There have been trojans found in ./configure scripts (look it up), which is why I regularly advocate for abandoning autotools. And the response I usually get is “Let’s not talk about that, please.” A plaintext blob is still a blob.

                                                            1. 4

                                                              Shouldn’t the solution be sandboxing the build? Instead of … what are you proposing instead of autotools that could eliminate the possibilities of trojans in the build process exactly?

                                                              1. 4

                                                                I absolutely love BSD Makefile syntax. A project I maintain is a good example of a simple BSD Makefile. For reference, I’ve posted it below.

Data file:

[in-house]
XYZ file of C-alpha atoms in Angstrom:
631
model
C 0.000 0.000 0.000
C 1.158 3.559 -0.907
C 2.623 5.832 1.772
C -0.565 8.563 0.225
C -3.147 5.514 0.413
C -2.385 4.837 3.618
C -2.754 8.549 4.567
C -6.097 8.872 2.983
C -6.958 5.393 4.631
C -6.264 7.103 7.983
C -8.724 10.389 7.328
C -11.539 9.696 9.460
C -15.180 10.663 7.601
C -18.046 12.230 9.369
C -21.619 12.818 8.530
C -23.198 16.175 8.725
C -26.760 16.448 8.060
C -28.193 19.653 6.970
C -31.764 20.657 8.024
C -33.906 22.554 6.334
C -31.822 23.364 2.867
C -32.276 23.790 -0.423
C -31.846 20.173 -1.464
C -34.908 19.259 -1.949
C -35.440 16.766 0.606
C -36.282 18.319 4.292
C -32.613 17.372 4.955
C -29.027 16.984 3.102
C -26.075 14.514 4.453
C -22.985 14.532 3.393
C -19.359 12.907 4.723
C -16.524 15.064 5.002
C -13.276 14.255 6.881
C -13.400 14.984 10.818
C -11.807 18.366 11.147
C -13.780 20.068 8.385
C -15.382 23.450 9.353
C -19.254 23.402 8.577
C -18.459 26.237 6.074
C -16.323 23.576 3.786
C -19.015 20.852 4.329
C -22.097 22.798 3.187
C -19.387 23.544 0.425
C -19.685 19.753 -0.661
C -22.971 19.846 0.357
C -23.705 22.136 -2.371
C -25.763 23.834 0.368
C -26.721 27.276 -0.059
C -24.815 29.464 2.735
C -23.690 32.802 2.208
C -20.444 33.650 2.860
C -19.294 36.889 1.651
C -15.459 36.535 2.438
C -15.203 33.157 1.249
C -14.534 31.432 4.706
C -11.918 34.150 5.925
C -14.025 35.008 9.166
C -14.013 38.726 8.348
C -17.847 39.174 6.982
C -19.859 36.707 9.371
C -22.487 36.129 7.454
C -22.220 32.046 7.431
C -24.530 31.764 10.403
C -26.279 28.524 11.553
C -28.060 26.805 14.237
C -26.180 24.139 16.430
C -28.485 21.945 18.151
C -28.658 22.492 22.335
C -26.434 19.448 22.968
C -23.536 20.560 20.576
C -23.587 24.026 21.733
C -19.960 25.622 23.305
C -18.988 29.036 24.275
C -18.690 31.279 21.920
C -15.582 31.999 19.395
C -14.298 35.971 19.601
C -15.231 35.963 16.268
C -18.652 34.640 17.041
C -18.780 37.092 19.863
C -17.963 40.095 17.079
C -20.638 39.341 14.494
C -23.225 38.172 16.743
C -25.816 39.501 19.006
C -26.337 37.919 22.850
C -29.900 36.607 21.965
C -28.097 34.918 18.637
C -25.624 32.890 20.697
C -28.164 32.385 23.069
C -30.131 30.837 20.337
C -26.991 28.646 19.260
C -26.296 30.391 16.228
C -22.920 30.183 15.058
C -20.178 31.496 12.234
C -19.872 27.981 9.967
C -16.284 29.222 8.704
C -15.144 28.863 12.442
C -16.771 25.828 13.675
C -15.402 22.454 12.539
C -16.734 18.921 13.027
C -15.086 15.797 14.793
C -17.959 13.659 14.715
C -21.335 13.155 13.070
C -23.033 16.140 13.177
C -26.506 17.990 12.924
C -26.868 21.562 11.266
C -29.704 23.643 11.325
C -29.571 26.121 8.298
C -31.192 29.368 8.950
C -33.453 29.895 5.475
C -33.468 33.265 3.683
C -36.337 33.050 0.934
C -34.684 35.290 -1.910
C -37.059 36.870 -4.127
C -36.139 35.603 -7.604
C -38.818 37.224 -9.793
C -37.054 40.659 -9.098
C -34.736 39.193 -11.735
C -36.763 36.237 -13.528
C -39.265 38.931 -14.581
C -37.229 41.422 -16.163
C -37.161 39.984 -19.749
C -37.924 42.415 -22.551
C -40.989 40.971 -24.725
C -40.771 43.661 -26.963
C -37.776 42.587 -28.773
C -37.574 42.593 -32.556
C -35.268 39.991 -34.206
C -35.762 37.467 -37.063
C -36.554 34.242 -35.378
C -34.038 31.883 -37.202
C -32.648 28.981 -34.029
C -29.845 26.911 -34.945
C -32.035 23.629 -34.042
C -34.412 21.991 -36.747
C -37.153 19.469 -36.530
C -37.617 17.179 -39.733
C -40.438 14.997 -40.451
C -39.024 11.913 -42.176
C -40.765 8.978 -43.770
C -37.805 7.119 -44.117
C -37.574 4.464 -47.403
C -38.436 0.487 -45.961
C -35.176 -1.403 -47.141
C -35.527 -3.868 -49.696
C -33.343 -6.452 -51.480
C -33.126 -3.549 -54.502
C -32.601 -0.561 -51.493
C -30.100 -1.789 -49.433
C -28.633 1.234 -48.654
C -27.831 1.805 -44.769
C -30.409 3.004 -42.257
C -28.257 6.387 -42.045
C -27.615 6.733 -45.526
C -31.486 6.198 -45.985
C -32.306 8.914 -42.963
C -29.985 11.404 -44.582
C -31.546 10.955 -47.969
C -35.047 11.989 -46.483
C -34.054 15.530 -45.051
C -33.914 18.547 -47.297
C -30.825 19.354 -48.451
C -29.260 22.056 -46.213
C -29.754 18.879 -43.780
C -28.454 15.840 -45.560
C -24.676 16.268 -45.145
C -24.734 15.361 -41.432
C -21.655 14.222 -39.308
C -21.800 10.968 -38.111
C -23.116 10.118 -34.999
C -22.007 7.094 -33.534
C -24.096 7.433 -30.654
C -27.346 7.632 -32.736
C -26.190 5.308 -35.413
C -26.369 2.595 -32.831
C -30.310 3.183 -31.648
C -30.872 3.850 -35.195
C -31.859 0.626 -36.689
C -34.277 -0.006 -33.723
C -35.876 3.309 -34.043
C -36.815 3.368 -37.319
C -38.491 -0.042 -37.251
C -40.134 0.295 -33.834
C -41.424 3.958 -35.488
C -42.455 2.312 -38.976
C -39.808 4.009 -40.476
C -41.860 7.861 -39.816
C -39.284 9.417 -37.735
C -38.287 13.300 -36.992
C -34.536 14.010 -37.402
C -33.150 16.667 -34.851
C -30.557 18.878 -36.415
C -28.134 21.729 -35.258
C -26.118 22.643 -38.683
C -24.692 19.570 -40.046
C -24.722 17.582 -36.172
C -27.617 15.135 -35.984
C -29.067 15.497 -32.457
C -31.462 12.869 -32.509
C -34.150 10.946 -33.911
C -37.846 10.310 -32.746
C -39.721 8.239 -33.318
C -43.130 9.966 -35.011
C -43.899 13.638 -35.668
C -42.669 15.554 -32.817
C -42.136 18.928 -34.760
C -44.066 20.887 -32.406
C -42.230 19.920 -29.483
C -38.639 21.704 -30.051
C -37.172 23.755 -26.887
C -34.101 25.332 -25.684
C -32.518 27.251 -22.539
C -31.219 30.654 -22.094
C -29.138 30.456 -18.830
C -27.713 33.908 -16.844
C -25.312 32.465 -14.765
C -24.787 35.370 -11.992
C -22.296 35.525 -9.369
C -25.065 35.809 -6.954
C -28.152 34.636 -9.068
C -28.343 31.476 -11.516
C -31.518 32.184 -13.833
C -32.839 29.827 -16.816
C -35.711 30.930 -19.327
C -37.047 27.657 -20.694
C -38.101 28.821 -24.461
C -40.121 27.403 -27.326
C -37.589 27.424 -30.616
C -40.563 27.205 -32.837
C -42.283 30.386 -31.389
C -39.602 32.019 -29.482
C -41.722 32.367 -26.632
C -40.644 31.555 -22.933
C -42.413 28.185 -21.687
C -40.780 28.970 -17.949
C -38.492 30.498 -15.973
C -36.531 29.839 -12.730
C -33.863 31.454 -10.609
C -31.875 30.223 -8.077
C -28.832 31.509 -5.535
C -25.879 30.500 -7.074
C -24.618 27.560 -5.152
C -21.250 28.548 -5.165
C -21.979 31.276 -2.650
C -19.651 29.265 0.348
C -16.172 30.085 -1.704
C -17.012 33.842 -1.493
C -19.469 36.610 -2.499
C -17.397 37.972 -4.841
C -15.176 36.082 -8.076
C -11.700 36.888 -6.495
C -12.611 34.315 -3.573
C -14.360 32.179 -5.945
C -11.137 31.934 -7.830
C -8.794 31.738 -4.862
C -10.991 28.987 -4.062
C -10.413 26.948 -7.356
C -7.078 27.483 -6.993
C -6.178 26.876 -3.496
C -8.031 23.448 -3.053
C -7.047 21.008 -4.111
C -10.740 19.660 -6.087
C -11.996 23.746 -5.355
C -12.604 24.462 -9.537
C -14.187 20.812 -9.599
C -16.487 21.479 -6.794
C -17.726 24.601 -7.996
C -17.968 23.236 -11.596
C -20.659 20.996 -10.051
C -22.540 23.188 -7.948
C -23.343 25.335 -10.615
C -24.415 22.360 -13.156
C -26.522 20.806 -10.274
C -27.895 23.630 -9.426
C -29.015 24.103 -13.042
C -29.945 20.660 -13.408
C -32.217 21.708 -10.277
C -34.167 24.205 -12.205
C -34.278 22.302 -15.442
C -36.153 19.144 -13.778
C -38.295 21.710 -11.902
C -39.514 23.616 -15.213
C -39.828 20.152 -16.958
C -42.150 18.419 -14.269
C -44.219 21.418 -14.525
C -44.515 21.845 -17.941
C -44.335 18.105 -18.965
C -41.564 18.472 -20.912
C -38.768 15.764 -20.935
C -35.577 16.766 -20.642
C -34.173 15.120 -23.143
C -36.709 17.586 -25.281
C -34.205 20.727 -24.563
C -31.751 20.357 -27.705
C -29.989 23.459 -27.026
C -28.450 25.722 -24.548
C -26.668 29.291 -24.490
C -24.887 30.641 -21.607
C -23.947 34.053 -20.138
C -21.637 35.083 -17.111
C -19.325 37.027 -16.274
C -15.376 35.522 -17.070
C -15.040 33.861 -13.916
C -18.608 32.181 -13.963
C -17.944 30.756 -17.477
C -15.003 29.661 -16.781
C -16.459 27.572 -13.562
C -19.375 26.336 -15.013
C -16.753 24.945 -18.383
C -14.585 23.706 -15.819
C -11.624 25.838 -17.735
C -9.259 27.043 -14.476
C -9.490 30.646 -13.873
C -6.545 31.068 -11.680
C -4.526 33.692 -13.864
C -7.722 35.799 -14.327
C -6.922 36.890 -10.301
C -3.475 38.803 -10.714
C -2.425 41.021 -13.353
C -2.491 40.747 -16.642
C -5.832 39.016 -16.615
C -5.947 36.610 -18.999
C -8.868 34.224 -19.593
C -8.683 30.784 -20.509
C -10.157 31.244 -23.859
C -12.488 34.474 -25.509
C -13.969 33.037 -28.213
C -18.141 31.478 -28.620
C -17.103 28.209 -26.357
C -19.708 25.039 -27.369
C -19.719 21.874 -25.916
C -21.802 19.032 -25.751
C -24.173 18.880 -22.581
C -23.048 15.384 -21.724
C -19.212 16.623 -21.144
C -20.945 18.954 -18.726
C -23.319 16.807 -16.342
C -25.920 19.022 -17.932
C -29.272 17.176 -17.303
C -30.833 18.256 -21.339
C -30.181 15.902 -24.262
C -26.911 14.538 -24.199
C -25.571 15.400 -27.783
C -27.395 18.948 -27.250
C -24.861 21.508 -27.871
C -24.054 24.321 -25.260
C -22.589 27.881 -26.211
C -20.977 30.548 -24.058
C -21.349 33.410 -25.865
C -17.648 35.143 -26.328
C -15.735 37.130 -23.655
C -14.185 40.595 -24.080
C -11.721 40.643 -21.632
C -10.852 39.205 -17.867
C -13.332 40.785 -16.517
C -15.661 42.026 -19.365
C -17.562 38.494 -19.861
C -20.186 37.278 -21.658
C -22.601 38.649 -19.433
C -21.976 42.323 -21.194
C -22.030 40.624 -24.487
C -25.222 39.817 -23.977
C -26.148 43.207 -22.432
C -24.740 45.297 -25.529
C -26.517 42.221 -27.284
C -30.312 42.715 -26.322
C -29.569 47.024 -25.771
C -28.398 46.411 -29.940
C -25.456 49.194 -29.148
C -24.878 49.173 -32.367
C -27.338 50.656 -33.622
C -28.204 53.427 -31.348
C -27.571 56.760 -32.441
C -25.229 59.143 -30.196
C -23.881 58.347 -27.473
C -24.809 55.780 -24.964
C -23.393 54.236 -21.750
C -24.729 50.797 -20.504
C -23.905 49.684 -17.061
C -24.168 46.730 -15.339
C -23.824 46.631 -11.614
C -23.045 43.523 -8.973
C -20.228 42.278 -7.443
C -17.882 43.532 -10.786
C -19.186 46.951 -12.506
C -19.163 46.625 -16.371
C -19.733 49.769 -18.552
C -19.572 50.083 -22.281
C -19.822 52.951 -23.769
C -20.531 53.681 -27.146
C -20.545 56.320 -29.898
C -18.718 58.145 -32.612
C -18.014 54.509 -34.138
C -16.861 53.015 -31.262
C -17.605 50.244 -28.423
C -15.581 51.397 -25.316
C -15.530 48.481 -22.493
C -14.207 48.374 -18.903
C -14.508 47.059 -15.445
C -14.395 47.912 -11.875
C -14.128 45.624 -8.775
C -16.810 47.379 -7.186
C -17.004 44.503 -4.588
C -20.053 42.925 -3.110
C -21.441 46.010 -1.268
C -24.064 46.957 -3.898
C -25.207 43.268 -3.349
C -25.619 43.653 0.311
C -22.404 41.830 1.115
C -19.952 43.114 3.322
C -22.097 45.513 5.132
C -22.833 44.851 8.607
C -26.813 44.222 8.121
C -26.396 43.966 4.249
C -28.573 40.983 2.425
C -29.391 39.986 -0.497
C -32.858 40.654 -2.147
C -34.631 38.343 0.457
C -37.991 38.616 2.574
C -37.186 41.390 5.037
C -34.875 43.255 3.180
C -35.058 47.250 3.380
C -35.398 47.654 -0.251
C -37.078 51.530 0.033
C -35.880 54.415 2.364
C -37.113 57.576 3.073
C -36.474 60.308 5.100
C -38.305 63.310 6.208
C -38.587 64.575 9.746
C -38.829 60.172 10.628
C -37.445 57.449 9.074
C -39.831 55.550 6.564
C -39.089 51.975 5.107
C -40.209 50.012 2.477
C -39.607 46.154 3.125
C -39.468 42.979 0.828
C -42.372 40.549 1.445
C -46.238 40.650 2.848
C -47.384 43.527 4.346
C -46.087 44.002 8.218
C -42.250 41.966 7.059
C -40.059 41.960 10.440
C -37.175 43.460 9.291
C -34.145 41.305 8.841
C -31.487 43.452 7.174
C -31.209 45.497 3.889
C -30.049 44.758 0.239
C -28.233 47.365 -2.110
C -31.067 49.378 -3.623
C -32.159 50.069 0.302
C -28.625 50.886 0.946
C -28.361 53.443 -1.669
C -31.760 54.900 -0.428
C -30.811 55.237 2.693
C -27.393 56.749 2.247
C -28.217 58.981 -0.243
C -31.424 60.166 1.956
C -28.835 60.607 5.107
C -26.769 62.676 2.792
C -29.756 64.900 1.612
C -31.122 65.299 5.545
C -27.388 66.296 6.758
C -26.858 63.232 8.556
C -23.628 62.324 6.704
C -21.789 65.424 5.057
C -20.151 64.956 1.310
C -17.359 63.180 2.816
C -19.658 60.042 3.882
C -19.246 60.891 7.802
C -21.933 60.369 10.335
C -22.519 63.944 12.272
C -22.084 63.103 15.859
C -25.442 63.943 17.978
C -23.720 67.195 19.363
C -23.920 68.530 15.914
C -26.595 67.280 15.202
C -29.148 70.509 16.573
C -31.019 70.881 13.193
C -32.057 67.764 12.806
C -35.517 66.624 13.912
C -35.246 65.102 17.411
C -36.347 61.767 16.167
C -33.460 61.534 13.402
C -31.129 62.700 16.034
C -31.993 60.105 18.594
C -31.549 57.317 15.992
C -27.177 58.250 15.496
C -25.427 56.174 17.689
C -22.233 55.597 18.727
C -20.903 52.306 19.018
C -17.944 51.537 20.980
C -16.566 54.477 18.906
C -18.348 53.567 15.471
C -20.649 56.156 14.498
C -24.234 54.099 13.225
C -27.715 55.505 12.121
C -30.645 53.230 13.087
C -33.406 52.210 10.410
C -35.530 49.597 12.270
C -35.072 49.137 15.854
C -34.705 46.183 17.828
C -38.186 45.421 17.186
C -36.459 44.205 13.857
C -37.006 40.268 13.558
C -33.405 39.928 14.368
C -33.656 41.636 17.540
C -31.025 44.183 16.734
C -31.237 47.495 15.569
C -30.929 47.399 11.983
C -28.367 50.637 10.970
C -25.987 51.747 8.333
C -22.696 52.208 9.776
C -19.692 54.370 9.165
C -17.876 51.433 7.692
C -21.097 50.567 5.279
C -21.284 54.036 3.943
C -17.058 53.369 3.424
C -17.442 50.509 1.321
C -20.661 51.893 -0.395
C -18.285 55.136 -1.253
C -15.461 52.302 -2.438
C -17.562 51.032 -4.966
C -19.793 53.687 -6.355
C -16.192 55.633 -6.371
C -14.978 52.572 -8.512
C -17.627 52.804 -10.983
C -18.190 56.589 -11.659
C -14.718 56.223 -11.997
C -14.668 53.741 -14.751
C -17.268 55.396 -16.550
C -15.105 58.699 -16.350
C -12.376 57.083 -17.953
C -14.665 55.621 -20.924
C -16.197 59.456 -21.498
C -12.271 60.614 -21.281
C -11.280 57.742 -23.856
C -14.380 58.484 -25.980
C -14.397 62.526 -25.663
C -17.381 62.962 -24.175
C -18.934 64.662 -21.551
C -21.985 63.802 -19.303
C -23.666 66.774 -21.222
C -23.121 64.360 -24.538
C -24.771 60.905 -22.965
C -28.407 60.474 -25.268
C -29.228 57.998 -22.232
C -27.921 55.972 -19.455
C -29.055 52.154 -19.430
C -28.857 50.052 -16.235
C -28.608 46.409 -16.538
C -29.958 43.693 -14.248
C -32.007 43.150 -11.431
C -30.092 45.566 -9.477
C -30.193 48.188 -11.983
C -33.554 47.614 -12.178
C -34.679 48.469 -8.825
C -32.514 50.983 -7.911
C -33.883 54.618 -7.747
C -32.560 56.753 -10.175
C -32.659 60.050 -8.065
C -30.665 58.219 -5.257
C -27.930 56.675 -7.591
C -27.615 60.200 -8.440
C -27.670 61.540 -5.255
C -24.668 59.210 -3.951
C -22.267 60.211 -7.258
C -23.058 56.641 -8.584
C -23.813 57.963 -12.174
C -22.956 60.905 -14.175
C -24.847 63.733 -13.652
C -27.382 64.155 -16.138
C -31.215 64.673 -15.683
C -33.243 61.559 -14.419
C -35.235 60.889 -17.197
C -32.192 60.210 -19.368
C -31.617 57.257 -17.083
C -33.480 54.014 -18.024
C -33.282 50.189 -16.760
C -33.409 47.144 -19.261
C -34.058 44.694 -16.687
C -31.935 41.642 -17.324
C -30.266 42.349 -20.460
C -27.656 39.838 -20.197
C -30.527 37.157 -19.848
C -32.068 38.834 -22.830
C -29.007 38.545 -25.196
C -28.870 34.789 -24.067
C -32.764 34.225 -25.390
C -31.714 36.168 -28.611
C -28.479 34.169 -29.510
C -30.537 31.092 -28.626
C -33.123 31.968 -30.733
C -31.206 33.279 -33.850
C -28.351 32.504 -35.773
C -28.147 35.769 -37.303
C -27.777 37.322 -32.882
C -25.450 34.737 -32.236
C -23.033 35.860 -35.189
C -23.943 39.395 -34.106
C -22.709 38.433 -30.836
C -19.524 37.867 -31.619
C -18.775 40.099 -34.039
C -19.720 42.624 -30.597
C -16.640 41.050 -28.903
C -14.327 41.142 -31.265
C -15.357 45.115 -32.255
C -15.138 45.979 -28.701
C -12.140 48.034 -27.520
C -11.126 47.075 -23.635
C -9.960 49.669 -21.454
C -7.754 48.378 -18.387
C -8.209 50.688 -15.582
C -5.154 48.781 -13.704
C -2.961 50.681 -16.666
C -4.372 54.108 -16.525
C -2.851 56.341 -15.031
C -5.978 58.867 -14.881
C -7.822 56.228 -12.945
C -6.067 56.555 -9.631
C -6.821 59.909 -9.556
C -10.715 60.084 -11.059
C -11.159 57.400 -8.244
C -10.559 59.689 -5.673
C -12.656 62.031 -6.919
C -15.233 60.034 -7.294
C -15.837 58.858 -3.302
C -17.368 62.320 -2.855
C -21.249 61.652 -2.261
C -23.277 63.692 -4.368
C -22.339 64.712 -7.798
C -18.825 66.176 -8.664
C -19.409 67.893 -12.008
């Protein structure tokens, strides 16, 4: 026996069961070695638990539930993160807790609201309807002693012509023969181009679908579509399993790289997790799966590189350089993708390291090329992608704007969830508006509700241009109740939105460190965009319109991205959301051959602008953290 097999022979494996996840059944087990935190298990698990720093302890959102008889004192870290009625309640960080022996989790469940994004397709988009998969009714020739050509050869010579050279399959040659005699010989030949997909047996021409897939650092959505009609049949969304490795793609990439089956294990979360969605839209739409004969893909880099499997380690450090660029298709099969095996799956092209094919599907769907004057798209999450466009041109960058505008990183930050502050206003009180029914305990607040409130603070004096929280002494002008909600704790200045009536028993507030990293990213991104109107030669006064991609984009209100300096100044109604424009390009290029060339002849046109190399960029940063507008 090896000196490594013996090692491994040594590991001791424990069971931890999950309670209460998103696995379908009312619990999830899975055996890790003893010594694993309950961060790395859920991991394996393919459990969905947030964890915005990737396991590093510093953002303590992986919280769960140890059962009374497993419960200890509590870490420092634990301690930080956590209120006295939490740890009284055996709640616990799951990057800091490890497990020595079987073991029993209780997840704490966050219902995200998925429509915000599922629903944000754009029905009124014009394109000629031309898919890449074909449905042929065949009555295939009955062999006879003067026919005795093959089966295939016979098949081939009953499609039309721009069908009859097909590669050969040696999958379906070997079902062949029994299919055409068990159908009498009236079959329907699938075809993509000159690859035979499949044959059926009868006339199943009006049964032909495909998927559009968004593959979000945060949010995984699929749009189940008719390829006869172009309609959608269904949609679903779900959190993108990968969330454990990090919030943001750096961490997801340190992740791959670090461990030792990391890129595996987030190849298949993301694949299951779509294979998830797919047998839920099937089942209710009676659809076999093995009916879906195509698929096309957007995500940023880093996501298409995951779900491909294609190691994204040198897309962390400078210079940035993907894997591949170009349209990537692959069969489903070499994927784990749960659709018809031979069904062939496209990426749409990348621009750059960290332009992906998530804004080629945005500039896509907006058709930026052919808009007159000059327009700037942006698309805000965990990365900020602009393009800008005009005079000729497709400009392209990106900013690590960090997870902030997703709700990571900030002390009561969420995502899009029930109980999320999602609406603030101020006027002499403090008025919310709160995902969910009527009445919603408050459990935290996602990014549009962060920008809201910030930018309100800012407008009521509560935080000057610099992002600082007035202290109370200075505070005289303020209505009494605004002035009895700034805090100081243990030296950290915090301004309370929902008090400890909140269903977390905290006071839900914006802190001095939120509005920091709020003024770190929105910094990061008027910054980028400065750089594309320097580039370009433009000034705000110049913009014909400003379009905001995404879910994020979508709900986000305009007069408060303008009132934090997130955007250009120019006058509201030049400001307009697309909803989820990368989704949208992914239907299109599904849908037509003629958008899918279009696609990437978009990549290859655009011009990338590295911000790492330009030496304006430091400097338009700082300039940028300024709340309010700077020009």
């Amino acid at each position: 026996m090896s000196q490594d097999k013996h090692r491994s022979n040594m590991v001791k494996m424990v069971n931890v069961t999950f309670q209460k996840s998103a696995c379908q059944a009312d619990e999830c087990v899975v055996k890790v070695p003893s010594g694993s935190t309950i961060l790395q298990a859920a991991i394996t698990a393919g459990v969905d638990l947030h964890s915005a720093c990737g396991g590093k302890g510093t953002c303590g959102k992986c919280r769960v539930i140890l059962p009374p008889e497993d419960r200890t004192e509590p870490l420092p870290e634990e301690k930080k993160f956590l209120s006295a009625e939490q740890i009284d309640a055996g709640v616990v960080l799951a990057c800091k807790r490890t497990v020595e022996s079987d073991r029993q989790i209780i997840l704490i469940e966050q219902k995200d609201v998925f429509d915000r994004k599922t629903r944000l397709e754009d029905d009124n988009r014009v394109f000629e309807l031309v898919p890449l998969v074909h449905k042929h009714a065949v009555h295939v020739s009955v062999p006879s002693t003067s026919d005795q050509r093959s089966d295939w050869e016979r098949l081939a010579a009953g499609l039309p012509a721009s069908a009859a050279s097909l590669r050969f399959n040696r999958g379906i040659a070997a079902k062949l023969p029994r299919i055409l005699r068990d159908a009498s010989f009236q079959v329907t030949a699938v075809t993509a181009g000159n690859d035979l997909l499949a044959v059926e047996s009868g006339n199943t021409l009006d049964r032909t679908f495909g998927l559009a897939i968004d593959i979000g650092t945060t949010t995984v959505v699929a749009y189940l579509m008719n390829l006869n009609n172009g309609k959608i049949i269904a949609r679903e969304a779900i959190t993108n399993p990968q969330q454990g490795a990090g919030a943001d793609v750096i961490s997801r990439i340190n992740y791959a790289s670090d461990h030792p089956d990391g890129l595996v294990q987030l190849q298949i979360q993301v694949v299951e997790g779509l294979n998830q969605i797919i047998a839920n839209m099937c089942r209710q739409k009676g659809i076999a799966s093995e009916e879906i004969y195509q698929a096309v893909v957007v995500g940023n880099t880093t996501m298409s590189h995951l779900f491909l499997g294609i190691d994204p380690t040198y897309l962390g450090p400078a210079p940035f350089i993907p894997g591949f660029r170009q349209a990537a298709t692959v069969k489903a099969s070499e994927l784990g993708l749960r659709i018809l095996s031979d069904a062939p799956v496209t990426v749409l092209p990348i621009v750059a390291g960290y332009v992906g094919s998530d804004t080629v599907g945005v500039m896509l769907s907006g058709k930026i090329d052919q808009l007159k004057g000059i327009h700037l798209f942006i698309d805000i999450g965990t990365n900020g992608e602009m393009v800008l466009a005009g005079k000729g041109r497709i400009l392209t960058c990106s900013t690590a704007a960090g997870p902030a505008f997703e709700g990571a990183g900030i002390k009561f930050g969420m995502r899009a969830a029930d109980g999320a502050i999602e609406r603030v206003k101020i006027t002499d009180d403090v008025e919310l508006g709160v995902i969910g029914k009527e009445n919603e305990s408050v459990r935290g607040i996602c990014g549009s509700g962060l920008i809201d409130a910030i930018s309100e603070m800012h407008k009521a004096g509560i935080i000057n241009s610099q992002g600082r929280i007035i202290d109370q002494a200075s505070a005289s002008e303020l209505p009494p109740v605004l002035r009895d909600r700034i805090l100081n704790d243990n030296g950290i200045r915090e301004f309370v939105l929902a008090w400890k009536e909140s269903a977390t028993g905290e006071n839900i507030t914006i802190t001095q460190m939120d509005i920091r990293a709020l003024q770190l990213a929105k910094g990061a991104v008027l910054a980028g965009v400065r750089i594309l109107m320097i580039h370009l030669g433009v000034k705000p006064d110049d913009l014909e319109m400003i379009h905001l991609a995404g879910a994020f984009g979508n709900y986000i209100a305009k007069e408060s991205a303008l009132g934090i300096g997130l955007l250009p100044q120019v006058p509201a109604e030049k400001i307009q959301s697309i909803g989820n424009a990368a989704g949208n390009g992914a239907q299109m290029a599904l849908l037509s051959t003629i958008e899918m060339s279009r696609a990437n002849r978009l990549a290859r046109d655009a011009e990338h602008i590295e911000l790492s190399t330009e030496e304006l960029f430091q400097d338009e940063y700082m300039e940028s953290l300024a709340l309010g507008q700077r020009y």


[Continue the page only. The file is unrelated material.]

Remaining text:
SHLIB=	pushover
                                                                SHLIB_MAJOR=	0
                                                                SRCS=	libpushover.c sanity.c
                                                                INCS=	libpushover.h
                                                                
                                                                CFLAGS+=	-I${.CURDIR} -I/usr/local/include
                                                                LDFLAGS+=	-L/usr/local/lib
                                                                
                                                                LDADD=		-lcurl -lsbuf
                                                                
                                                                .if defined(PREFIX)